Interpreting Physical Results
Every stream, from headwaters to final destination, is an ever-changing habitat. Water temperature, width, depth, velocity, substrate, and volume of flow directly influence the diversity of animals that inhabit a stream. The cool temperatures of a mountain stream and the warm waters of a large river support vastly different species and numbers of aquatic organisms. Measuring these parameters allows us to anticipate what species we may find, and it may help to identify causality when data results change from previous investigations.
The stream temperature range over a period of time is an indication of which aquatic species may or may not be present. The stream temperature will vary throughout the year and even throughout the day, but it will not vary as much as the air temperature because water takes longer to gain or lose heat. This is important to aquatic creatures which do not have as many choices as their land counterparts for adapting to temperature changes. Stream temperature is influenced by the amount of water feeding into the stream from underground springs, by the amount of shade, by the volume of the water itself, and by the amount of agitation. Water agitation causes evaporation, which in turn causes heat loss. Industry often uses water to cool equipment; discharging the warmed water back into the waterway.
Temperature also affects aquatic life’s sensitivity to toxic wastes, parasites, and disease, either due to stress of rising water temperatures or the resulting decrease in dissolved oxygen.
Temperature and dissolved oxygen are closely related: the warmer the water, the less dissolved oxygen. Warmwater species can be found in lakes and large rivers; coldwater species in small streams.
Temperature ranges of some species:
- Warmwater species (70 degrees F and up) largemouth bass, crappie, bluegill, carp, catfish, caddisfly
- Coolwater species (65 to 70 degrees F) perch, sauger, walleye, smallmouth bass, pike, muskellunge, pickerel, rock bass, stonefly, mayfly, caddisfly, water beetles
- Coldwater species (70 degrees F and below) trout, salmon, caddisfly, stonefly, mayfly
Velocity and Volume
The speed at which stream water flows is called its velocity; the amount of water it carries is its volume.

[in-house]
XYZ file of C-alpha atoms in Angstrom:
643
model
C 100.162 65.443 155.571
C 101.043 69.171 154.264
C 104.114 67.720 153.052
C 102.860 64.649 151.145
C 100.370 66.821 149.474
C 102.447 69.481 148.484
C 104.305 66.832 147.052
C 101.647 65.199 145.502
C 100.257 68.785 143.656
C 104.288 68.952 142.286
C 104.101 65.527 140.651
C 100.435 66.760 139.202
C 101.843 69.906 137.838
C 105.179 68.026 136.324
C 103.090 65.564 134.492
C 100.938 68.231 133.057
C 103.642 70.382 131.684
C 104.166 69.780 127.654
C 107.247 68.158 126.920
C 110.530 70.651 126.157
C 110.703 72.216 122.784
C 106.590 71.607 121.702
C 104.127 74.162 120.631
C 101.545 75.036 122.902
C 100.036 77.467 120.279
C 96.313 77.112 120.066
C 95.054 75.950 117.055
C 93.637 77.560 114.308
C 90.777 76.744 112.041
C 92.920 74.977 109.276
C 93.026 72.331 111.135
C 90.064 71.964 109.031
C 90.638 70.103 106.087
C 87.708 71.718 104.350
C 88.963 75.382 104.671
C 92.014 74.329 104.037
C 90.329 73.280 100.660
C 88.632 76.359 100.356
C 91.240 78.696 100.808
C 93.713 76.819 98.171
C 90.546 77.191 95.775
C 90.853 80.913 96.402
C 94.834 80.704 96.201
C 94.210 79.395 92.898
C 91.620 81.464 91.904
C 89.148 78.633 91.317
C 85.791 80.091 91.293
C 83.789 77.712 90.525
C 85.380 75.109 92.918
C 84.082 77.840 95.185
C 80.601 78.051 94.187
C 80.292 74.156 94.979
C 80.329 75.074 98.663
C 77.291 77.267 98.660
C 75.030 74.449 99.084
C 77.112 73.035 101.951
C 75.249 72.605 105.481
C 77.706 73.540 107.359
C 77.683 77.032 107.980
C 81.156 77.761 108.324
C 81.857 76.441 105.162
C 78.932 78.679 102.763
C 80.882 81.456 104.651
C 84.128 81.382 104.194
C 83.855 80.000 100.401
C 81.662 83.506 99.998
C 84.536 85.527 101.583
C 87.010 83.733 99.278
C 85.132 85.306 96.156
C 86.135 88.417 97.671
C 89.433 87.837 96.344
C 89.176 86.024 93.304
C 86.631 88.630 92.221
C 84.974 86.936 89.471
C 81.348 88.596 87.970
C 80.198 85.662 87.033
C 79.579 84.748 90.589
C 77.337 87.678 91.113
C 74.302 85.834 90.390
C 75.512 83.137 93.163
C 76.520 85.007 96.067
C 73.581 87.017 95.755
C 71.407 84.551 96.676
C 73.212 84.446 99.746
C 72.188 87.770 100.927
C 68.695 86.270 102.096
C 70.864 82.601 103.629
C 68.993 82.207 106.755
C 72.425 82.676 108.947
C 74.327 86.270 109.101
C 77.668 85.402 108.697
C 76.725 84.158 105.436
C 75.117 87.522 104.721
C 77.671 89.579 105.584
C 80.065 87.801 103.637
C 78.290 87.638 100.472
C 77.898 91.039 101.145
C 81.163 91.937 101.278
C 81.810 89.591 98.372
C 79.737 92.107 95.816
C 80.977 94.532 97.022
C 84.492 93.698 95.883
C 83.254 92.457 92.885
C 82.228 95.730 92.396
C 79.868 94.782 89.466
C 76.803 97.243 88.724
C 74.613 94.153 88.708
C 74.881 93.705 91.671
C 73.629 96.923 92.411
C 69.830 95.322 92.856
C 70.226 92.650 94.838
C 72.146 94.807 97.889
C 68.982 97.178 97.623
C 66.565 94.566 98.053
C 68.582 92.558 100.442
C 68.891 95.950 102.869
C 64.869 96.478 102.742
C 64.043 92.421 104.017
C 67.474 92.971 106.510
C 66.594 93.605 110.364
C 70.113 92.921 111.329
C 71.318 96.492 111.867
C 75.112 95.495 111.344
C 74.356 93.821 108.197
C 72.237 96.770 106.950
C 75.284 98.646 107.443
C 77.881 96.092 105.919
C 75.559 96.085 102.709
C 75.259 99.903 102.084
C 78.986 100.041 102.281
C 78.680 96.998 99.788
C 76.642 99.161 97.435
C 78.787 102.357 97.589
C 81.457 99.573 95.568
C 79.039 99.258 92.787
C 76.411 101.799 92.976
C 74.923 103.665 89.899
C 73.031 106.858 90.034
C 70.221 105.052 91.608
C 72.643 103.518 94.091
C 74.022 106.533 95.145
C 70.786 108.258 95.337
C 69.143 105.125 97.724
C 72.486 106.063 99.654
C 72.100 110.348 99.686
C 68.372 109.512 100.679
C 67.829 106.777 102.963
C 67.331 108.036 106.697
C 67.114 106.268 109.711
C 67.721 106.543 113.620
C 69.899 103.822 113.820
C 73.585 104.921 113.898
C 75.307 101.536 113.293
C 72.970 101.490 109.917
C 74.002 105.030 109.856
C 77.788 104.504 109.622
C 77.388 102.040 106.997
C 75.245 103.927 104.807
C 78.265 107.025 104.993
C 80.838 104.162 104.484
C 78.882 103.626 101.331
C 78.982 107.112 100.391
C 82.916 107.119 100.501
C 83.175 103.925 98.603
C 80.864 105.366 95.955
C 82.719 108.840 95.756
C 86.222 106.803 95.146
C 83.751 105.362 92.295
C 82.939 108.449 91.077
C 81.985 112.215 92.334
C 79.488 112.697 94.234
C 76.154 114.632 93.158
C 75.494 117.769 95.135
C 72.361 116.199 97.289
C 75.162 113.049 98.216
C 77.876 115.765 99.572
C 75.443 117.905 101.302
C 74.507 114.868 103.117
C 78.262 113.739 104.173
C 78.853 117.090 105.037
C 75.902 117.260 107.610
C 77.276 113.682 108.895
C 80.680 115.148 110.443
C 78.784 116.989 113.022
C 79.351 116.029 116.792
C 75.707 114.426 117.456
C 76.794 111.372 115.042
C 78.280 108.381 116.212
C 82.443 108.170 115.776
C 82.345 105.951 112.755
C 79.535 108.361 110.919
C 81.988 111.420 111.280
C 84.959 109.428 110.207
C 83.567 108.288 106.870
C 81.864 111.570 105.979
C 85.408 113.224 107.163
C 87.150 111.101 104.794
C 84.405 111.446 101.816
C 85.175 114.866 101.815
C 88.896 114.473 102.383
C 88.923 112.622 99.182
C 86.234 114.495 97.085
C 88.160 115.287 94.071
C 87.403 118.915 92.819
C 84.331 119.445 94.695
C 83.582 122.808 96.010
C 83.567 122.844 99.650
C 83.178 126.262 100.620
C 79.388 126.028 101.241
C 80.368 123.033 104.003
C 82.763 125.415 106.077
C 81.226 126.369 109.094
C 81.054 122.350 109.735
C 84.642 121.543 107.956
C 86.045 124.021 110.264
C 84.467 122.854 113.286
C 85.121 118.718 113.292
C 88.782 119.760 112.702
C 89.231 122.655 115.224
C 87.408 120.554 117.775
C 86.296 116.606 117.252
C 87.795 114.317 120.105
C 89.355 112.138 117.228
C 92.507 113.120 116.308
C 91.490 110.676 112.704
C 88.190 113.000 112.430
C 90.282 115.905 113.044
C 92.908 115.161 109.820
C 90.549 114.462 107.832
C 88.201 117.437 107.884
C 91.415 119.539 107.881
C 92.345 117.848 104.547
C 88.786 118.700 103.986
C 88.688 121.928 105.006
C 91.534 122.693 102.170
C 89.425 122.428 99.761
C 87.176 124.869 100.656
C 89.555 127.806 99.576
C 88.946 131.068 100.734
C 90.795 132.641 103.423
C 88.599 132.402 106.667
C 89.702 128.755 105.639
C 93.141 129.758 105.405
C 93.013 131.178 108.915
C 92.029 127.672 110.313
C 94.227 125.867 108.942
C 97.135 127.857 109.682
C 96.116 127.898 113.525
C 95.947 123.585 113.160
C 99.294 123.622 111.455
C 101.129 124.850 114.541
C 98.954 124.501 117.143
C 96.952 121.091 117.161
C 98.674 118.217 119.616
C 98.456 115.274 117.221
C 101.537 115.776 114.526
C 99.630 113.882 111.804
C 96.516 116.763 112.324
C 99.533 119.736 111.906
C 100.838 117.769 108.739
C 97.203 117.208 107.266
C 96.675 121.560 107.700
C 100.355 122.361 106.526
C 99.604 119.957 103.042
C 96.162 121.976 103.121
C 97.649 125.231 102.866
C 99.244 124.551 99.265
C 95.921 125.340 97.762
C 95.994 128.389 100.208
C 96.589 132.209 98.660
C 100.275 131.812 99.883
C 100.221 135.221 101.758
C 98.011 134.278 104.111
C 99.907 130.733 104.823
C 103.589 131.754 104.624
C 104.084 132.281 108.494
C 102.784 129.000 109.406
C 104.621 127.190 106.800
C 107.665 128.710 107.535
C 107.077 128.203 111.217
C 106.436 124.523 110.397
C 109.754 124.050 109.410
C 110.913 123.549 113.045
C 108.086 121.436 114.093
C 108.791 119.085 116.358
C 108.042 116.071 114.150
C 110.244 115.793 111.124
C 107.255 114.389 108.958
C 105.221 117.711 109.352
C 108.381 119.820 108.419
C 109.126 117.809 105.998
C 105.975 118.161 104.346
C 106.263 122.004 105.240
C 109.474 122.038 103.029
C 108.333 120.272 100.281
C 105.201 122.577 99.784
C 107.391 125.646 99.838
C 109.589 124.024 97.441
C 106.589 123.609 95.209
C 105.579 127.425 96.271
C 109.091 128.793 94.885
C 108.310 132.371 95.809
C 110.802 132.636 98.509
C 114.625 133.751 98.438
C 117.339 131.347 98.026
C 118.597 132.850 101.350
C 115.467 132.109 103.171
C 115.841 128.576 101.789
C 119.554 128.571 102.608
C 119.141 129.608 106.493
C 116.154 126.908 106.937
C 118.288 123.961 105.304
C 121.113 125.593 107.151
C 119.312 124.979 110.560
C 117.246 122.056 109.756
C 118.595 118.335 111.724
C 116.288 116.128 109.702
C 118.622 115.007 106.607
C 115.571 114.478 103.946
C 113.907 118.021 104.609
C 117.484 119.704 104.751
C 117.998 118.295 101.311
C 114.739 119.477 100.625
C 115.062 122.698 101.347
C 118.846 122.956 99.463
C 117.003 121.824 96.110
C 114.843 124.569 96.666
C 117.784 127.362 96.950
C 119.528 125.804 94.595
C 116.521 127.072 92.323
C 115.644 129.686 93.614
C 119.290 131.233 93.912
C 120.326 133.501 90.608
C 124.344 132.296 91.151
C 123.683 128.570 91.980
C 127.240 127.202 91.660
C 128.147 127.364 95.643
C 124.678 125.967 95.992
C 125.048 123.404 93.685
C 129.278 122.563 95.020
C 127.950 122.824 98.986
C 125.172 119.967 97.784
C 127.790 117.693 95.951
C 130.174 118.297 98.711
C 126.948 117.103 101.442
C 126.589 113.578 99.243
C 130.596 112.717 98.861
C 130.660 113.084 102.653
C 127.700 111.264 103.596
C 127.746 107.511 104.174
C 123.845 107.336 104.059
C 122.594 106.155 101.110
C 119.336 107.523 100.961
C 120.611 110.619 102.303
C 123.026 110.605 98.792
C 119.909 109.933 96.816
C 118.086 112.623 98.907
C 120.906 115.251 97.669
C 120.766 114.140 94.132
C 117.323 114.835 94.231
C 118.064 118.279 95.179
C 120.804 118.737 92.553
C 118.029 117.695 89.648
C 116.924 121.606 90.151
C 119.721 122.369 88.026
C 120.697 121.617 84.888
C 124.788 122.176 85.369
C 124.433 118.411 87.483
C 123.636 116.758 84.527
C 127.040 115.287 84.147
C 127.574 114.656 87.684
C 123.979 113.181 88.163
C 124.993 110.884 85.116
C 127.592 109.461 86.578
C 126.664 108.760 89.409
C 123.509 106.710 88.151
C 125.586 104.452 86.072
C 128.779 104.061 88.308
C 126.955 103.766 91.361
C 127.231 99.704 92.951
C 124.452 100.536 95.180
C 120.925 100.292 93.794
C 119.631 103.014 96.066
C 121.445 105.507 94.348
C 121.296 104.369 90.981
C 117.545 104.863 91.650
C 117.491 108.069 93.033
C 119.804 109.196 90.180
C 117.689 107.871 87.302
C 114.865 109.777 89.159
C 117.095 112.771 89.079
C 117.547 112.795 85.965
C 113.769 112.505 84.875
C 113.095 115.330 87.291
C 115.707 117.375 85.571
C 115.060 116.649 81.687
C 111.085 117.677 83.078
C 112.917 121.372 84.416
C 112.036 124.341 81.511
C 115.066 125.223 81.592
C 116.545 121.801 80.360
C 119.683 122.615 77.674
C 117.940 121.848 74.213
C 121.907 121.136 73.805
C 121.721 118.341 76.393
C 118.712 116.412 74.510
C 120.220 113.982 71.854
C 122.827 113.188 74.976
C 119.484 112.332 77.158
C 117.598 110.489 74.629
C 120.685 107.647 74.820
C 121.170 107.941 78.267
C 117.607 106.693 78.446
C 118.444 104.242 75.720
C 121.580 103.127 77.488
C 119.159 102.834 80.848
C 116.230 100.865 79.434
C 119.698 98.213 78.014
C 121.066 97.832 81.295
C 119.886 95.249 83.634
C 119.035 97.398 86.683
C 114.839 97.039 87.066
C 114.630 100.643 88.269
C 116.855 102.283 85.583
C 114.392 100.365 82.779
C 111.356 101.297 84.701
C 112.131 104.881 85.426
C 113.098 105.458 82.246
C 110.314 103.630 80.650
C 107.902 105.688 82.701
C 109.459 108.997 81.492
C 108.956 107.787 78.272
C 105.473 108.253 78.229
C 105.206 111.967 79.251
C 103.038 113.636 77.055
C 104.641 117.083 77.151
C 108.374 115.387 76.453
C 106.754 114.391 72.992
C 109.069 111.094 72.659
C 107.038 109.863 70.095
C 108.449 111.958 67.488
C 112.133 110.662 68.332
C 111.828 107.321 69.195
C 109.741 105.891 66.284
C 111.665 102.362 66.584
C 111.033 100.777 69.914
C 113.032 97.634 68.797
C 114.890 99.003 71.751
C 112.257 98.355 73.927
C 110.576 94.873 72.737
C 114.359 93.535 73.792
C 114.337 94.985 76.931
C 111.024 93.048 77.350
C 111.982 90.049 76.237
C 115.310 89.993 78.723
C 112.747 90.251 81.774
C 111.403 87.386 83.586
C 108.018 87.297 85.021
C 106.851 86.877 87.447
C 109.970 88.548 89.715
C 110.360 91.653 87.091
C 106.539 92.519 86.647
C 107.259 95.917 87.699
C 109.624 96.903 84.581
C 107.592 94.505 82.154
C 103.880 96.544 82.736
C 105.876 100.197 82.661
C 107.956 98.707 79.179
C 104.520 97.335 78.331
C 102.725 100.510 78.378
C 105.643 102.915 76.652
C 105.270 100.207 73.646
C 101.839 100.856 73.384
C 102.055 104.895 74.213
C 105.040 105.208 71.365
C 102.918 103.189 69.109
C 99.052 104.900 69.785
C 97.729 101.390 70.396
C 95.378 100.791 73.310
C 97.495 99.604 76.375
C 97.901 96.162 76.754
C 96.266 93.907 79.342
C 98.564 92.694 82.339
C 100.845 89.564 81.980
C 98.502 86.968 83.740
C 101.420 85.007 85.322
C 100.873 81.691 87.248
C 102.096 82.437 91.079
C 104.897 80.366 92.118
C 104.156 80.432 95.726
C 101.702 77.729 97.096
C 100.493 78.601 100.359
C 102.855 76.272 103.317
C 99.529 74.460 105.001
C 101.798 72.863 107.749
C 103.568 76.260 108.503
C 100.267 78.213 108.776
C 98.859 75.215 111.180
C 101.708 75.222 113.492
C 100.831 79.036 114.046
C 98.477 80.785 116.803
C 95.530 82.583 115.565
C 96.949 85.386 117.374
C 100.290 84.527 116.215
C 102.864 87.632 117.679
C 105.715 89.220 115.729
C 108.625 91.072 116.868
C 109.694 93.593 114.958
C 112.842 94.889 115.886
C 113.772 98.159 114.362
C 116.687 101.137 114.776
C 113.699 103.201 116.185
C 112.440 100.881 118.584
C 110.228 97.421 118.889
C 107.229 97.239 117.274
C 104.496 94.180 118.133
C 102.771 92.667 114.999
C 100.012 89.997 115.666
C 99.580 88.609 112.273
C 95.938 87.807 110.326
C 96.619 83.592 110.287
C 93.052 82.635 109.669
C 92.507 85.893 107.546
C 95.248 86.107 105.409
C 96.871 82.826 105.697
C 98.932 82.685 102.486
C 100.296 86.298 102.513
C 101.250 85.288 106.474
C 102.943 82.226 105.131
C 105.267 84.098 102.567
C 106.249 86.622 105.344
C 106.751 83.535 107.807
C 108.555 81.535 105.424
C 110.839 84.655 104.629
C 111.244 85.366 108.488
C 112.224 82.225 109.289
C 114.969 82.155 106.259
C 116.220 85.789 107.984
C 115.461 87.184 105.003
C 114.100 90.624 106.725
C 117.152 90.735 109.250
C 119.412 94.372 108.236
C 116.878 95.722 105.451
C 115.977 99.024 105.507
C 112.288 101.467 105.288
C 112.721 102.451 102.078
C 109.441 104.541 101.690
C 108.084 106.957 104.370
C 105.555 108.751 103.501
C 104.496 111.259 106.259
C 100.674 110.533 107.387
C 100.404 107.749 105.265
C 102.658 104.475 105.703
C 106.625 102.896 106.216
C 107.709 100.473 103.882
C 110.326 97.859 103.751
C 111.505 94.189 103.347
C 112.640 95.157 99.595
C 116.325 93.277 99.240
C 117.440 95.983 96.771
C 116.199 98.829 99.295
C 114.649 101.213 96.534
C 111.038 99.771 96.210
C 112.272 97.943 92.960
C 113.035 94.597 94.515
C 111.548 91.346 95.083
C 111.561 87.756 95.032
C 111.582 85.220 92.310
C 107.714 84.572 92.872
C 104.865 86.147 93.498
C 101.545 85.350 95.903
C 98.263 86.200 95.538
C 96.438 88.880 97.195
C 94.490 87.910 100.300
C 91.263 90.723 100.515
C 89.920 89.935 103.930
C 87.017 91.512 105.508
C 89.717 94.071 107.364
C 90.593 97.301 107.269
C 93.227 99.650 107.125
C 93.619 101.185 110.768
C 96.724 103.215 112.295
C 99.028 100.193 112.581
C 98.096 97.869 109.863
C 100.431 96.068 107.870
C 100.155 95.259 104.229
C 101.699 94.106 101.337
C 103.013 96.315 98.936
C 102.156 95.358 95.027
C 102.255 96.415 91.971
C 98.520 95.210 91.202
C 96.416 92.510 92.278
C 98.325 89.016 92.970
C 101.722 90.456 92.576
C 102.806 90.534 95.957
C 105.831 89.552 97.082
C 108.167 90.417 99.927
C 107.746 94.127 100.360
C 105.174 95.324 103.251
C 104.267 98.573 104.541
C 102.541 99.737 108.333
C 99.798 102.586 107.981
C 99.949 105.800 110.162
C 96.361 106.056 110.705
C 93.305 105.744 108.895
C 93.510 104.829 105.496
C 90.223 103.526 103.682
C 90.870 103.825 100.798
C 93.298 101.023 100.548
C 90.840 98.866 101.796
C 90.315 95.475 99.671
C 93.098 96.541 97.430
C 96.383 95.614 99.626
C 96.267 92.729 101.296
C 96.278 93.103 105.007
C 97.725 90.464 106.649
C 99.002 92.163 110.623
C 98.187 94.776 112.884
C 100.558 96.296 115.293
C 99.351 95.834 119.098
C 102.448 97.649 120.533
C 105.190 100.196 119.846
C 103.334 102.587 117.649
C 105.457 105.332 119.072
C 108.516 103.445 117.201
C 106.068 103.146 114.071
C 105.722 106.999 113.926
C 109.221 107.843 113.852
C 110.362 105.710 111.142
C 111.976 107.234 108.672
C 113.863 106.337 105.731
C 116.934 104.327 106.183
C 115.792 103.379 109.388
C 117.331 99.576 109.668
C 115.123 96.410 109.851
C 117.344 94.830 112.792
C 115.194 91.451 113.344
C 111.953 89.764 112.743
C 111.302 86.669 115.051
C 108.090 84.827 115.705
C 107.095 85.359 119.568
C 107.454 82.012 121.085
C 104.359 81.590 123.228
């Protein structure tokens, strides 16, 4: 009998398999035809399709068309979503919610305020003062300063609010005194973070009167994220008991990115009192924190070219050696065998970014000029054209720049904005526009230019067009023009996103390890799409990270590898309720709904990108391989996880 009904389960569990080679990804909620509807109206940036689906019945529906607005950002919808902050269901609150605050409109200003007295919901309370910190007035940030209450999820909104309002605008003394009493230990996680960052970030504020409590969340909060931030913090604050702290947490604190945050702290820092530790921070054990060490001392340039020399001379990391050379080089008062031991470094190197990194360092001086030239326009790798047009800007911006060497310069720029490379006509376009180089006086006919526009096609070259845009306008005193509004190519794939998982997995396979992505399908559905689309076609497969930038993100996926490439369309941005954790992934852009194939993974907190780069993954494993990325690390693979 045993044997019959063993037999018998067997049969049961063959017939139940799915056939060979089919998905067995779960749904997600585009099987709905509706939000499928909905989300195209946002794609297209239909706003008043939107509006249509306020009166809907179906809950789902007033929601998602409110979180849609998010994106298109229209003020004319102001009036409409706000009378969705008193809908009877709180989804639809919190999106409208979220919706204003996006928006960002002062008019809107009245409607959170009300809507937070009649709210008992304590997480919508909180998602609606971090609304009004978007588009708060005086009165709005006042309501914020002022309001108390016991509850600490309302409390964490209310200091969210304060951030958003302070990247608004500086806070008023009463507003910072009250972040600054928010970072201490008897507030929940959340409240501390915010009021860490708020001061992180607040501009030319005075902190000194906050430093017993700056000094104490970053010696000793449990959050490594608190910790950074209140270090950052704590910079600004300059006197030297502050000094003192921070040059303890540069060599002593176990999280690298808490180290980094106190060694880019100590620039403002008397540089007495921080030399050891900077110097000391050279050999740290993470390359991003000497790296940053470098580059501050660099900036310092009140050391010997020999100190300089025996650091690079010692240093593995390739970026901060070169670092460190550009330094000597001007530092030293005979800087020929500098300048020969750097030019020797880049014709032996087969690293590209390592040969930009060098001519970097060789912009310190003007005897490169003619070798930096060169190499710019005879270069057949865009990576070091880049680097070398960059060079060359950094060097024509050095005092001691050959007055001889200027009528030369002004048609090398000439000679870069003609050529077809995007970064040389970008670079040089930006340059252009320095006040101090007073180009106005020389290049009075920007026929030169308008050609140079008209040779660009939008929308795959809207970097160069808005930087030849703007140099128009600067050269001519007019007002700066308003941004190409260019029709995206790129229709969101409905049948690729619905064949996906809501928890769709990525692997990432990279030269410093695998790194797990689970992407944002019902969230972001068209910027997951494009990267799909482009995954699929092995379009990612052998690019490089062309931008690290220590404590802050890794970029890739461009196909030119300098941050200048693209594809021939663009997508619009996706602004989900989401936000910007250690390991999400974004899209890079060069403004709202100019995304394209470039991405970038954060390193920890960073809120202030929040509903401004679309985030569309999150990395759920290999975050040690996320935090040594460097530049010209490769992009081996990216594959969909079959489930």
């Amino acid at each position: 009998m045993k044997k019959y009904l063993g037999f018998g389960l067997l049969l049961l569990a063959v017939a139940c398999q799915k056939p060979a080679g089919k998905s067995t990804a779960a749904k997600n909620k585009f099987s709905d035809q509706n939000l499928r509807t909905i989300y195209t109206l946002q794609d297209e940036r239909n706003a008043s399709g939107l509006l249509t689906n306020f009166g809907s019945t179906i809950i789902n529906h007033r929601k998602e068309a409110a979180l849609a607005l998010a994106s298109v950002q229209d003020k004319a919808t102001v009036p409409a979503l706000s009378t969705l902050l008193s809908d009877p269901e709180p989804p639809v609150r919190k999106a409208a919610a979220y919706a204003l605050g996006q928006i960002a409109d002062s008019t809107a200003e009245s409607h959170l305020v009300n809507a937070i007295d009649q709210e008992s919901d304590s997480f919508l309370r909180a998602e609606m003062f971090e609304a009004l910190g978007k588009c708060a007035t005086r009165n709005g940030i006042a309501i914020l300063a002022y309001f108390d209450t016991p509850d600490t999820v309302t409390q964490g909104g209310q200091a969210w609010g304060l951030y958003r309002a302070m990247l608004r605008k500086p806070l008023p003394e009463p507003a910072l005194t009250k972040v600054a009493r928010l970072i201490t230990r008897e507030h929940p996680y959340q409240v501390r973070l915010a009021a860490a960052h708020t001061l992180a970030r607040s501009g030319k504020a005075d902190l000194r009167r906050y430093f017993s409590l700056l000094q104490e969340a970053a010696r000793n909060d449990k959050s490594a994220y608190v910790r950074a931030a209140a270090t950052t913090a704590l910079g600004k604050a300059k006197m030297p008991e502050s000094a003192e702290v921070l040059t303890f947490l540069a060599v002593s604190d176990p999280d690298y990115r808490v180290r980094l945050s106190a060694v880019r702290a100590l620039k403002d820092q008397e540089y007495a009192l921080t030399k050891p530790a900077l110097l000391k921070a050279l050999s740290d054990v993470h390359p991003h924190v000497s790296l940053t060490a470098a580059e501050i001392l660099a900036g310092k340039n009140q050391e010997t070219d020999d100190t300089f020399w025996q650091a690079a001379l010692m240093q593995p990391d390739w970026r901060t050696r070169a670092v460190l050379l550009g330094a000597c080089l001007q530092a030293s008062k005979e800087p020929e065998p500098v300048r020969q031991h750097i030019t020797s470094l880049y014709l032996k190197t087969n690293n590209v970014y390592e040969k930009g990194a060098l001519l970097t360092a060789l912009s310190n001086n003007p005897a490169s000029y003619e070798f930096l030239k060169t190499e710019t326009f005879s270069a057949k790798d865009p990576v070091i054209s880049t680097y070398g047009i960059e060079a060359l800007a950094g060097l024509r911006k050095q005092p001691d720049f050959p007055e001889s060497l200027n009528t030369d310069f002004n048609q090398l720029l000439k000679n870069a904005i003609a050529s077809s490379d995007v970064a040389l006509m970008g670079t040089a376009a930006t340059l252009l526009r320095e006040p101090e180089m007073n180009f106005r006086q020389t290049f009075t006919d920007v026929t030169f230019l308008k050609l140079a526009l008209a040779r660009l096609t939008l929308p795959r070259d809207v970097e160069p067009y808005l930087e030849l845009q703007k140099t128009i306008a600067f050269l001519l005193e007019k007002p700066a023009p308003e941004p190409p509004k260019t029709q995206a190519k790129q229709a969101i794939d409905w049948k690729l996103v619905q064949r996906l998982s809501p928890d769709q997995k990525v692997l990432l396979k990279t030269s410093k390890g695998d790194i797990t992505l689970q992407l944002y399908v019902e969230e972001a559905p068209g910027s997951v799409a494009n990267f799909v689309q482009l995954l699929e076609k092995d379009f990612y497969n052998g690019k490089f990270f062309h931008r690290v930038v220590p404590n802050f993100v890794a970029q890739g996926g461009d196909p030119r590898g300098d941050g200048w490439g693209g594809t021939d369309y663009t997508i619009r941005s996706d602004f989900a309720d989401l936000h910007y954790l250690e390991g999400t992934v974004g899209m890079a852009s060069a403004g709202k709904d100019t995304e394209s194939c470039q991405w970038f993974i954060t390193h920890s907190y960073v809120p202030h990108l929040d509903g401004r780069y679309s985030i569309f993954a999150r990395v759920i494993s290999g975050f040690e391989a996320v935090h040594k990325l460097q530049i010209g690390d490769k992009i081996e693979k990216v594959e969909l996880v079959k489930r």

The three main variables affecting velocity are:
- How much the stream drops per mile (usually expressed in feet)
- How curvy the stream is
- The shape of the stream's bottom (its profile)
Obviously, the steeper the drop, the faster the stream moves. Less obvious is the composition of the stream's bottom and how curves affect its flow. If all other factors are equal, a stream with a smooth bottom will carry sediments and water faster than a stream with a rough, rocky bottom. When calculating stream volume, a standard coefficient is used to represent the stream bottom type.
Curves slow down a stream just like they slow down a car. The water on the outside of the curve moves faster than the water on the inside; thus eroding the outside bank and channel more rapidly than on the inside. For this reason, streams are always fastest and deepest on the outside bend - a good reason to stay away from these places in very high water (or to purposely seek them in low water).
For purposes of flood control, a straight, smooth bottom is best because it will carry water downstream most rapidly. However, a good habitat for fish and aquatic animals requires a rough bottom with lots of rocks, holes, and submerged logs.
The velocity of a stream can change from day to day or year to year. After a major rain, the velocity and volume will usually increase; during a drought they will decrease. Velocity also varies from point to point along a stream. Usually, a stream picks up speed where it narrows, and it loses speed where it widens.
WE Physical Data sheet pdf (47 kb)
Learn more about Pennsylvania’s streams with StreamStats Program from the US Geological Survey http://water.usgs.gov/osw/streamstats/pennsylvania.html
Supplemental Charts for teaching Watershed Education
These are for educational use only. They may be printed, but they cannot be sold or altered. Please give credit to DCNR- Bureau of PA State Parks. For best results, print in color on ledger size (11 X 17) or larger paper.